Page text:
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Lechner, Axel; Kumbrink, Jörg; Walz, Christoph; Jung, Andreas; Baumeister, Philipp; Flach, Susanne (2024): Molecular characterization of the evolution of premalignant lesions in the upper aerodigestive tract. Frontiers in Oncology, 14: 1364958. ISSN 2234-943X

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Early relapse and development of metastatic disease are some of the primary reasons for the poor prognosis of patients with head and neck squamous cell carcinoma (HNSCC). HNSCC is a heterogeneous disease which may develop in large premalignant fields of genetically altered cells. Yet knowing which individuals will progress and develop clinically significant cancers during their lifetimes remains one of the most important challenges of reducing HNSCC morbidity and mortality. To further elucidate the molecular mechanisms, we performed a focused analysis of the genome and immune microenvironment from multiple, matched normal squamous tissue, premalignant lesions, as well as primary and recurrent tumors from seven patients with p16-negative HNSCC.


We performed targeted panel Next Generation Sequencing (161 genes) to analyze somatic variants from sequentially collected, matched formalin-fixed paraffin-embedded tissue (normal, premalignant, HNSCC) from two patients. These samples plus samples from five additional patients were analyzed with the Nanostring PanCancer Immune Panel. In addition, we performed shallow whole genome sequencing (0.5x coverage on average) on samples from three of these patients. Patients were, apart from one case, primarily treated with curative-intent surgery, and received subsequent adjuvant treatment, if indicated.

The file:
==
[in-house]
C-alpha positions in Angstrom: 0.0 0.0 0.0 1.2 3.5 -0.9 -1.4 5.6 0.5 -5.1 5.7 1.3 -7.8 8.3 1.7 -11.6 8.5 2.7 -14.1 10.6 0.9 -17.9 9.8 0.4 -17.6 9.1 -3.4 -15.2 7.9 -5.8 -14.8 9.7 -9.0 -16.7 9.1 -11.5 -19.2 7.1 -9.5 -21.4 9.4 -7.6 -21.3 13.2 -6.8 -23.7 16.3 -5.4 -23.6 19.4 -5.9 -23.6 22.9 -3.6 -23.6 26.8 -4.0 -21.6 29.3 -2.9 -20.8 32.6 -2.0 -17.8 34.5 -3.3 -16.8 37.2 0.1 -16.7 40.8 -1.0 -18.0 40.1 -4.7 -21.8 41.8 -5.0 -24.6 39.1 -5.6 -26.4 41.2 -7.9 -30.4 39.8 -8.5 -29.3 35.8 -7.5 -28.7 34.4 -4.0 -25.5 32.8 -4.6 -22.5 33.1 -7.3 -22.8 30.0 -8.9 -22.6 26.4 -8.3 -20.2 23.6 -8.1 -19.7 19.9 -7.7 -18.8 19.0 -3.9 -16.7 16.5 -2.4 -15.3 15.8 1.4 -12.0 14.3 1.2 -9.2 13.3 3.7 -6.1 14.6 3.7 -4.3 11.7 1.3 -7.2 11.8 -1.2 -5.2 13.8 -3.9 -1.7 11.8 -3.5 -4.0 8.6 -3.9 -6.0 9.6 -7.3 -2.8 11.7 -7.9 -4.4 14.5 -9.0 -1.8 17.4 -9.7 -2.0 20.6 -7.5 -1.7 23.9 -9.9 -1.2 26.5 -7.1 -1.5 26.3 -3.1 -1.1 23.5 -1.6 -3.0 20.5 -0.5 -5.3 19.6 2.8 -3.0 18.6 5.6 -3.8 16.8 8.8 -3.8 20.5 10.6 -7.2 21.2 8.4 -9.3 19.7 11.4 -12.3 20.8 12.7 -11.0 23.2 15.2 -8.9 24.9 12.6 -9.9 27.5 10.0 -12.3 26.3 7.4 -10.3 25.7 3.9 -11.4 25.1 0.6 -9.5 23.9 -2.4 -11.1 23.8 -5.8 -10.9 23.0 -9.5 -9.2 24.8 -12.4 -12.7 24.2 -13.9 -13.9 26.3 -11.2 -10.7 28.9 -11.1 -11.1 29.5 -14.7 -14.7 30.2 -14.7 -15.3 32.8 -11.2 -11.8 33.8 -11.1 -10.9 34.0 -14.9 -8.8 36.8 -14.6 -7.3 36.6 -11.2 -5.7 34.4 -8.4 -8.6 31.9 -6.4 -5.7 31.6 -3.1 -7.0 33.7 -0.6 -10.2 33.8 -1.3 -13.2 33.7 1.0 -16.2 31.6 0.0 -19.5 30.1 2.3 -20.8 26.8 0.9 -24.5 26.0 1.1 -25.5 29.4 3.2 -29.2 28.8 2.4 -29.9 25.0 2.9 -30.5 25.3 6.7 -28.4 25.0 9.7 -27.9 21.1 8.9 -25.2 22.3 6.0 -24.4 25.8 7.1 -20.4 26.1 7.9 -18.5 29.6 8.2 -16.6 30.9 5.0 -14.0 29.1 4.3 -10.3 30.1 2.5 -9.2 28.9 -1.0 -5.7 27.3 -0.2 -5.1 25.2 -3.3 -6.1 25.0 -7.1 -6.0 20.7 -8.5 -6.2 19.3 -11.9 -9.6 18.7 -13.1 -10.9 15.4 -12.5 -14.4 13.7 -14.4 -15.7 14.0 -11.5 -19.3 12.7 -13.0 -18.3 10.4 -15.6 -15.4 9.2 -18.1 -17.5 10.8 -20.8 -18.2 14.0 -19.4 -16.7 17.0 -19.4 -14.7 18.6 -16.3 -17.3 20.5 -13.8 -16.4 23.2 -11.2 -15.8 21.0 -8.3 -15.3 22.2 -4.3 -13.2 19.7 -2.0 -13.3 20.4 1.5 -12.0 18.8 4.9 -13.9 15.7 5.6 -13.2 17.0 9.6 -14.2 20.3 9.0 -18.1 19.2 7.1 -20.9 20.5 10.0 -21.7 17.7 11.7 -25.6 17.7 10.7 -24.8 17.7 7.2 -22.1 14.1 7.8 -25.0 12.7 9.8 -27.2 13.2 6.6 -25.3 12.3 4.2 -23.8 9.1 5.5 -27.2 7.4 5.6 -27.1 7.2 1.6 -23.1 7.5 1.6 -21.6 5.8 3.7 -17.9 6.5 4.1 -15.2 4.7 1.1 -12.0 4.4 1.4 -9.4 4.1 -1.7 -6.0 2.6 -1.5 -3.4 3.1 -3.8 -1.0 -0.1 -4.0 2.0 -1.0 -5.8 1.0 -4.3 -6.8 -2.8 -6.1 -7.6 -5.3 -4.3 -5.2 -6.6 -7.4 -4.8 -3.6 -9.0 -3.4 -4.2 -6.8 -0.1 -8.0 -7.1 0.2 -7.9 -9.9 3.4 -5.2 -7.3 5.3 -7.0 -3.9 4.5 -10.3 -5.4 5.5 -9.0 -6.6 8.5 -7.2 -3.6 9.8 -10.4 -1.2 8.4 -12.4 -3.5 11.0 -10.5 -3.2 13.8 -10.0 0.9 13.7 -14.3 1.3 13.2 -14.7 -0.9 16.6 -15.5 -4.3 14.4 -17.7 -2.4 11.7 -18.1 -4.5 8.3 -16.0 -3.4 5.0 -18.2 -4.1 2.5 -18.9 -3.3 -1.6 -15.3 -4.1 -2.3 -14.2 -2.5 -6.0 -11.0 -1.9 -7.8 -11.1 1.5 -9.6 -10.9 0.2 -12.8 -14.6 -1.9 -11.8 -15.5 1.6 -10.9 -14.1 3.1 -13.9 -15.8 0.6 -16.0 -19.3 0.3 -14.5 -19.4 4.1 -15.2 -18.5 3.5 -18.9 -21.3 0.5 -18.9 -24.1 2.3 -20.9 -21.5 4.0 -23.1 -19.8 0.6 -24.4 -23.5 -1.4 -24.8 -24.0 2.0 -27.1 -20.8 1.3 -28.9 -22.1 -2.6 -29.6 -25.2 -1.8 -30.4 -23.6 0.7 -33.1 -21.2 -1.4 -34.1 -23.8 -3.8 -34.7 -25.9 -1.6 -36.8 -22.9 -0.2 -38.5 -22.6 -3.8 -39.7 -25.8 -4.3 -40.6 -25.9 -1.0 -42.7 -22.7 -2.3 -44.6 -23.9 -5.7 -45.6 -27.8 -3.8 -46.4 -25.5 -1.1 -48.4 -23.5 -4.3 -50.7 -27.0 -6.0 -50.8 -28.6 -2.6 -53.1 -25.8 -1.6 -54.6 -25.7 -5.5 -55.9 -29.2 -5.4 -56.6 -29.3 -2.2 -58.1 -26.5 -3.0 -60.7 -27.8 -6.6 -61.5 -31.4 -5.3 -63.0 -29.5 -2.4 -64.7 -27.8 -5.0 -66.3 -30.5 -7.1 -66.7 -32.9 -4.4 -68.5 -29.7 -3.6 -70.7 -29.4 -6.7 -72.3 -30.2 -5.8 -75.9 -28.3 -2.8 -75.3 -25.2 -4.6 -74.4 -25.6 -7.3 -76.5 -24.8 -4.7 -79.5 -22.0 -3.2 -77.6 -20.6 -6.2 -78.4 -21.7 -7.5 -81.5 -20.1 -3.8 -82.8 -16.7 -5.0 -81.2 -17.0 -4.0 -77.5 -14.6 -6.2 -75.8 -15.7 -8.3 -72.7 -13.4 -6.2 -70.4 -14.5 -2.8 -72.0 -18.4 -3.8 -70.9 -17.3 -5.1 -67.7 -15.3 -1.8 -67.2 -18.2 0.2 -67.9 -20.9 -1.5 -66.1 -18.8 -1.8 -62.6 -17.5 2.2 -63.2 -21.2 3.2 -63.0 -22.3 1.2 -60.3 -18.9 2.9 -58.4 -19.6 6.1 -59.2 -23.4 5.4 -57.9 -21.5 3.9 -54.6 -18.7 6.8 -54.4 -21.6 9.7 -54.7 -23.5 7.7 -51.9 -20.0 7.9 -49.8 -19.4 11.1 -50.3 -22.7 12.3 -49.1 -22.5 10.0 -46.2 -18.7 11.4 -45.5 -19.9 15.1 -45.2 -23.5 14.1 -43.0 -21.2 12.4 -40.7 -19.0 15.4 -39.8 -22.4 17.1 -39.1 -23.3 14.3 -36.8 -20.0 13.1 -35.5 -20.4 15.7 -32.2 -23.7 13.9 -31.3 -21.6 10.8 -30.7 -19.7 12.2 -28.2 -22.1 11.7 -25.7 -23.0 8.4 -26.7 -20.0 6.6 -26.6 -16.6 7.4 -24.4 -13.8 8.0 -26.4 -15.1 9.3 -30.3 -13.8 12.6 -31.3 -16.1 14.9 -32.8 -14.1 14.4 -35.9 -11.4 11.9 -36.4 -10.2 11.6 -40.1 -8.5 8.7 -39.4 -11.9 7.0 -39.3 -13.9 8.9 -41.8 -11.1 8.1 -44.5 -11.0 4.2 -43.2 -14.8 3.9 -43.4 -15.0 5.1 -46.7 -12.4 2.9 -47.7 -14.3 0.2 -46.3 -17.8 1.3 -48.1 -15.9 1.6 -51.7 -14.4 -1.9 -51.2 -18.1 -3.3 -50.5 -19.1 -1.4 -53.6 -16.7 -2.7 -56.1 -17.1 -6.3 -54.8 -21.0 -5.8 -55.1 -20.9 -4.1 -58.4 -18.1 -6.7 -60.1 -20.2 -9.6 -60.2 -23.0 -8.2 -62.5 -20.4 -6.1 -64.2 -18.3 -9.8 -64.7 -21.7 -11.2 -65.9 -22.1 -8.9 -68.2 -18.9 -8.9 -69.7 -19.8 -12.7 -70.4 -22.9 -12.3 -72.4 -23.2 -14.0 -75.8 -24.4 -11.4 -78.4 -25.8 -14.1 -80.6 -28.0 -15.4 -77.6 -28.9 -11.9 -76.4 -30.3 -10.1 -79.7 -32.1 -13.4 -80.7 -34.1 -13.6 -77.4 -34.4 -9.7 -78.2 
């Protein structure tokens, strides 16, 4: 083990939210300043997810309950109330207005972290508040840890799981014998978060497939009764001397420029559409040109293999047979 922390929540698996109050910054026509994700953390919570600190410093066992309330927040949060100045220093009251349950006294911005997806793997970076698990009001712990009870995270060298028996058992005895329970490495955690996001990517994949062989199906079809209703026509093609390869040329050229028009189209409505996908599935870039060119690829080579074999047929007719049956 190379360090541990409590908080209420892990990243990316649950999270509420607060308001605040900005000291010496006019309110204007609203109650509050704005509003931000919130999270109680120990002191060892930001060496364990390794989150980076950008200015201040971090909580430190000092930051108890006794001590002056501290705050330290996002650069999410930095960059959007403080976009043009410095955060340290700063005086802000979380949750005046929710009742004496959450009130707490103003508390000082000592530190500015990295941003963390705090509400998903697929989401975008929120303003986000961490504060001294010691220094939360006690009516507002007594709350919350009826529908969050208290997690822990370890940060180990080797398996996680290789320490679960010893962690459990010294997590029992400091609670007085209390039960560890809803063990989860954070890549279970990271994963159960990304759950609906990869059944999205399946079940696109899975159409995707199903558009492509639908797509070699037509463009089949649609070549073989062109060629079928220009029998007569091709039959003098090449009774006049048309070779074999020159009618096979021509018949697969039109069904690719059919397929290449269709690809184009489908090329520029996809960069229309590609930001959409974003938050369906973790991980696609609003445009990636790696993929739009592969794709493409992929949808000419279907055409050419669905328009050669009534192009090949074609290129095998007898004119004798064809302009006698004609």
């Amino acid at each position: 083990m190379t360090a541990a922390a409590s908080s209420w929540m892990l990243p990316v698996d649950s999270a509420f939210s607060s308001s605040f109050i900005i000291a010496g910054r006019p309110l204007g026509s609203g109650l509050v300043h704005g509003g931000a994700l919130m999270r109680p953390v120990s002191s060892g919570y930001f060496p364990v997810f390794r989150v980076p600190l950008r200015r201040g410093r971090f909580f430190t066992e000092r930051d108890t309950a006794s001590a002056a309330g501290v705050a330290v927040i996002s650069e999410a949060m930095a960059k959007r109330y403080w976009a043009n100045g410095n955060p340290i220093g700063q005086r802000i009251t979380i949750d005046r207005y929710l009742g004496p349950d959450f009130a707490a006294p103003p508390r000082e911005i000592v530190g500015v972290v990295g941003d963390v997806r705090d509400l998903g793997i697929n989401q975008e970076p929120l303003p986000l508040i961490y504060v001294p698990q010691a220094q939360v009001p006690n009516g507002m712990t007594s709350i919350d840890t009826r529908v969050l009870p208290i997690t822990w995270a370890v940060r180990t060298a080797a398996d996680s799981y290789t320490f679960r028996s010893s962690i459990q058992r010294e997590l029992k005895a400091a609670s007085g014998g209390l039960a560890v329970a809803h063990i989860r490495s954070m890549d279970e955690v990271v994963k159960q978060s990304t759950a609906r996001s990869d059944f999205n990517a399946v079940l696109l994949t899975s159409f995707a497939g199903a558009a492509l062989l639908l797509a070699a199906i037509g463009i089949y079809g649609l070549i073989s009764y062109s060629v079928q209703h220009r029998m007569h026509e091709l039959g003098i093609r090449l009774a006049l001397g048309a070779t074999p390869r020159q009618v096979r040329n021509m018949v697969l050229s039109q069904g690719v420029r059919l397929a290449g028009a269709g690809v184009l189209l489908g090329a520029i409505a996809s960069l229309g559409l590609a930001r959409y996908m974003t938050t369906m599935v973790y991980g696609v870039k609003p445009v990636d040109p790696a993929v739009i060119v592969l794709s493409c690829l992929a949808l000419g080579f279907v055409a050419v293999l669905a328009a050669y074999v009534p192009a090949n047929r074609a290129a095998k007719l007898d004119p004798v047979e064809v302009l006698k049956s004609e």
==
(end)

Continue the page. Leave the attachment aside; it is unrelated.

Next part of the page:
The most frequently mutated genes were TP53 and NOTCH1 . Other mutated genes included NOTCH3 and CDKN2A , among others. A significant number of mutations were private to dysplasia and invasive carcinoma, respectively, however, almost 20% were shared between them. Increasing genomic instability was observed when comparing histologically normal squamous mucosa with higher levels of dysplasia. High-grade dysplasia showed similarly rearranged genomes as invasive carcinoma. Pathways related to interferon alpha and gamma response were upregulated even in moderate dysplastic lesions with increasing expression in higher grades of dysplasia and carcinoma. SPINK5 , a known tumor suppressor gene in HNSCC, was already downregulated in low-grade dysplastic lesions, indicating an early deactivation in the evolution of the disease.


Genomic alterations as well as aberrant immune gene expression can be observed early in the evolution of tumors of the upper aerodigestive tract, highlighting the potential for targeting early mechanisms of disease progression.

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